December 16, 2012

Author Q & A: Laughing all the way

The author's wit enlivens 'The Irreverent Widow,' but writing about her husband's death and her adventures since was a sometimes tough and emotional journey.

By Bob Keyes bkeyes@pressherald.com
Staff Writer

Prepare to laugh. And cry.

click image to enlarge

Sandi Amorello of Cape Elizabeth says she wrote “The Irreverent Widow” because after her husband died, she “could not find a book that was uplifting and had humor in it.”

Courtesy photo

click image to enlarge

Maine author and artist Sandi Amorello has finally completed the book she has promised for so long. "The Irreverent Widow" tells the story of the death of her beloved husband, Drew, her grieving process and what it's like for a woman in her 40s to get back into the dating game after suffering so momentous a loss.

She tells her story in wrenching detail, down to her husband's final breath and the wail of grief from his brother, who arrived too late for a final goodbye. She talks about raising children alone, moving to Maine and resettling her life.

And she tells seriously funny stories about some of the men she has met along the way in the decade since her husband's death, including one about a guy who promised he looked better than Ben Affleck.

He did not.

Amorello, who lives in Cape Elizabeth, has exhibited her artwork in Portland, and is best known for her column, "No Sugar Added," that appeared in The Forecaster. Her final column ran earlier this month. 

Q: I have to start by saying this is one of the most amazing books I've read in a long time. How difficult was it to commit to these words?

A: A lot of it was very difficult. I wrote a lot of stories before I started writing the more serious stories in the book. The dating stuff and funny stuff I starting writing years ago. But I realized I needed to do the hard work and go back in my head and revisit what I went through. It was very emotional and cathartic. It felt like I was finally getting it out and writing it down.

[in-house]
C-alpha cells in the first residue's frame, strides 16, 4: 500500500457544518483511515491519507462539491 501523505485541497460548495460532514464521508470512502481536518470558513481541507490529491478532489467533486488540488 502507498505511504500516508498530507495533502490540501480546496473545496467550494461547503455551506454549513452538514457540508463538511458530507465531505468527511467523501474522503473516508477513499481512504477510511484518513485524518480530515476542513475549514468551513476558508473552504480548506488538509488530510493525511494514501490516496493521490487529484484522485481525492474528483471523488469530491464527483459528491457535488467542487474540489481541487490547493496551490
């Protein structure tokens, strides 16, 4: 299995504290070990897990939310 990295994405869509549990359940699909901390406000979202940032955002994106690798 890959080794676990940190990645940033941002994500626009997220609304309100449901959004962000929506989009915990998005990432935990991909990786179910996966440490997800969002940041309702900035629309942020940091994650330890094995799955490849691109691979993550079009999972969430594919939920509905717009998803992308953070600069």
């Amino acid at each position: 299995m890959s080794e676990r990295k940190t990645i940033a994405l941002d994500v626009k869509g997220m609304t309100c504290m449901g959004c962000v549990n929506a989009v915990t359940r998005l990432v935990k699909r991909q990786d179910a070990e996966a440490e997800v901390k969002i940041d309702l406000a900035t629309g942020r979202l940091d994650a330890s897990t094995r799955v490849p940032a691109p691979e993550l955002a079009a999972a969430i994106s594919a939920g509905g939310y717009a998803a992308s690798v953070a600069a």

It was a very healing process, but it was very difficult. That's why it took so long to finally write it all. 

Q: How long did it take? 

A: In 2007, I was preparing my "Irreverent Widow" art exhibit at my studio on Oak Street in Portland. I had been making art and writing stories about my humorous dating experiences a few years after I moved to Maine. Once I started writing, within about two weeks, I had 180 or 200 pages of essays. They just came pouring out. 

Q: This answer may be obvious, but I hate to assume: Why did you write this book?

A: I wrote it because I honestly could not find a book that was uplifting and had humor in it and made me feel optimistic about my future when I was first widowed and my kids were very young. The only book I found was at the transfer station where I was living in Massachusetts. It was not about being widowed, but was written by a woman who lost a son around age 20.